Cassell found not guilty in Birch Bay fire

Published on Thu, Jun 13, 2013 by Ian Ferguson

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Kenneth Cassell, who was convicted of running a puppy mill in 2012, was found not guilty of starting a fire that destroyed his house in Birch Bay earlier this year.

Cassell bred mini Australian shepherds and kept dozens of dogs on his property. Despite his denial that the animals were kept in inhumane conditions, 48 puppies were seized in April 2012, and a subsequent trial resulted in animal cruelty convictions and a standing order from Whatcom County district commissioner Tony Parise that Cassell be prohibited to own any animal.

On February 13, sheriffs and fire fighters responded to a structure fire on Cassell’s property near Kickerville Road in Birch Bay. They found apparent suicide notes on the property and suspected that Cassell might have been setting up an ambush. A SWAT team was about to sweep the property when Cassell was apprehended on a sidewalk in Bellingham carrying a concealed, loaded .357-magnum revolver. Cassell’s house burned to the ground.


Jurors deliberated for a day and a half before reaching a not-guilty verdict on May 21. Jonathan Raney, Cassell’s defense attorney, said the verdict was based on the fact that prosecutors in criminal cases bear the burden of proof.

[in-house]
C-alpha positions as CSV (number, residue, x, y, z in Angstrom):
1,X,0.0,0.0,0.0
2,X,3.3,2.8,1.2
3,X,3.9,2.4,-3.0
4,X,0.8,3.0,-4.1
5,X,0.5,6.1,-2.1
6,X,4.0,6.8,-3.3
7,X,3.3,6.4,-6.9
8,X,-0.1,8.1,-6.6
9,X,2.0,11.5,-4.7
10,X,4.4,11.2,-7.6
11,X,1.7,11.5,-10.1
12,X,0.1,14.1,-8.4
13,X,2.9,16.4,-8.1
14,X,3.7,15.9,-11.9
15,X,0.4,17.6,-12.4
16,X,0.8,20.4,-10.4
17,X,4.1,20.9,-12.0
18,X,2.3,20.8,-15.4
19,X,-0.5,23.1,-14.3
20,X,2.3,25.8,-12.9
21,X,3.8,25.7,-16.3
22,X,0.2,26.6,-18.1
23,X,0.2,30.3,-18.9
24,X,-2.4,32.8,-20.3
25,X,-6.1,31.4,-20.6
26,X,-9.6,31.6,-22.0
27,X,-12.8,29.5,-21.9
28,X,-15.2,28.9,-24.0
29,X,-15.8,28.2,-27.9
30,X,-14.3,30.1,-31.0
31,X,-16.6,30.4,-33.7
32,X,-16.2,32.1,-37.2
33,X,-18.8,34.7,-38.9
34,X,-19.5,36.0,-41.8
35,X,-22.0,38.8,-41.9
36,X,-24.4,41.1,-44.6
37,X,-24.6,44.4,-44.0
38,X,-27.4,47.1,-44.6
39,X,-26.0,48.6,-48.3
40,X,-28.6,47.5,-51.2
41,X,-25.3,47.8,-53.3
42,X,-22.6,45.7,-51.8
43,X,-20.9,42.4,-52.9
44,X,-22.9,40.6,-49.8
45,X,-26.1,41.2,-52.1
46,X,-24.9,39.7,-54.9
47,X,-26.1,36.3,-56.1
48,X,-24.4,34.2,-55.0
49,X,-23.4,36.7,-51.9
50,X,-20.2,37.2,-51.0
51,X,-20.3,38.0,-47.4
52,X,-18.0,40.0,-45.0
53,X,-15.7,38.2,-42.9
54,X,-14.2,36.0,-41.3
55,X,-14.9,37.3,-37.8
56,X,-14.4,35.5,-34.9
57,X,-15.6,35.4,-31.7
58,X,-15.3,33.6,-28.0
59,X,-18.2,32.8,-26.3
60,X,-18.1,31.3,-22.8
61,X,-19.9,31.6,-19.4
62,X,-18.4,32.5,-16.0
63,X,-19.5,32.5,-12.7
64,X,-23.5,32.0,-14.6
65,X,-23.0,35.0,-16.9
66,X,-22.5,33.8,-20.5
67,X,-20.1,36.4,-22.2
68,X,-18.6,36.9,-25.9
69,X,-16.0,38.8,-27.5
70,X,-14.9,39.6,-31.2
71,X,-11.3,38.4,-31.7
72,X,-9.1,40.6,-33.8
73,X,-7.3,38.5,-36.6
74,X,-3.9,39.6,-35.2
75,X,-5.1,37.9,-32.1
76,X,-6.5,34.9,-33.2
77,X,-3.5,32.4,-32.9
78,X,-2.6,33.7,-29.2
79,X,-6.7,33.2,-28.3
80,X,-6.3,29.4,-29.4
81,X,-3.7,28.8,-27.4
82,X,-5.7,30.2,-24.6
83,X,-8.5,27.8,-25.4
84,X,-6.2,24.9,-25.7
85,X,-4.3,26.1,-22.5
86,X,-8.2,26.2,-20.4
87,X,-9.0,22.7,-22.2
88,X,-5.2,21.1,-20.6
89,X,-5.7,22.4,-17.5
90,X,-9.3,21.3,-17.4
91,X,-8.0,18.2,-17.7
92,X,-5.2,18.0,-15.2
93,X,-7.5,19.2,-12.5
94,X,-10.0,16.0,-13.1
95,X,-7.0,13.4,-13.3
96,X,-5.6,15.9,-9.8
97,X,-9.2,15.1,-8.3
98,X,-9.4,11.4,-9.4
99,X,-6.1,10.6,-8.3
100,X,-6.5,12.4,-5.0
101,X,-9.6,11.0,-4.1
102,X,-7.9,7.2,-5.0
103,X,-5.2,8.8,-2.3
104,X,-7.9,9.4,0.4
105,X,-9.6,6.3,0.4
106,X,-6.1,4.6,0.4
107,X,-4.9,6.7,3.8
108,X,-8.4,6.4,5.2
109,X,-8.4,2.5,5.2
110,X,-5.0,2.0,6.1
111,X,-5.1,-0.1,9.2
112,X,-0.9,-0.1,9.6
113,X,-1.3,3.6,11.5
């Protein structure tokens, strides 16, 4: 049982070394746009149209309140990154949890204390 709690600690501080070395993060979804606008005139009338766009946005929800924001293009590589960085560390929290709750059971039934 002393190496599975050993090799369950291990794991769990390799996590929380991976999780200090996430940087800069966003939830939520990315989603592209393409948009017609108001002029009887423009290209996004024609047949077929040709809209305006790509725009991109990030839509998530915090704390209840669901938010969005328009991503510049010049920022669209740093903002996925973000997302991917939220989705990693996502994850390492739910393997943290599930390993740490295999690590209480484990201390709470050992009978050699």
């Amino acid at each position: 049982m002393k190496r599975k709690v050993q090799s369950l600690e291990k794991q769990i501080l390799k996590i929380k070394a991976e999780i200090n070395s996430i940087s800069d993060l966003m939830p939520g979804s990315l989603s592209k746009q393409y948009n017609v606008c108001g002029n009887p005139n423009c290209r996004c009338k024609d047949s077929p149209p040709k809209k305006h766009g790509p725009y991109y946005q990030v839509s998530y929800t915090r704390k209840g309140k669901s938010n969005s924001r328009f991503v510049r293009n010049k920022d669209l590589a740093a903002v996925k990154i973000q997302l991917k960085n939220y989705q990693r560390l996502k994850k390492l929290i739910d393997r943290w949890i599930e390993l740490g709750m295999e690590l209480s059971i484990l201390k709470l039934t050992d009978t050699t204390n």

“The jury followed the law. I spoke with some of the jurors after the trial, and they said there was insufficient proof to reach a guilty verdict,” Raney said.

Whatcom County fire marshal Will Anderson was the lead fire investigator. He testified in support of the arson charge, but his report didn’t convince the jurors.

“It seemed to me the arson investigation was poorly done,” Raney said. “Most of the evidence was burned up in the fire, and although the investigator very clearly stated the fire was an act of arson, his investigation failed to support that assertion.”

Other than the fire investigation, Raney said the case against Cassell was fairly clean cut.

“Had the jurors come to a guilty verdict, the defendant would have had a very tough time appealing,” Raney said. “It wasn’t a slam dunk to show the gaps in the evidence for arson. The jurors took their time deliberating. In the end they followed the law.”

Cassell’s property was slated for foreclosure auction on February 15, two days after the fire occurred. The five-acre property with a doublewide house and a barn had an appraised value of $211,767, but that value hasn’t been updated since the fire. Cassell owed approximately $3,000 in unpaid taxes on the property according to the county assessor’s website.

In the same trial, Cassell was found guilty of a separate count of unlawful carrying of a concealed weapon, a misdemeanor charge.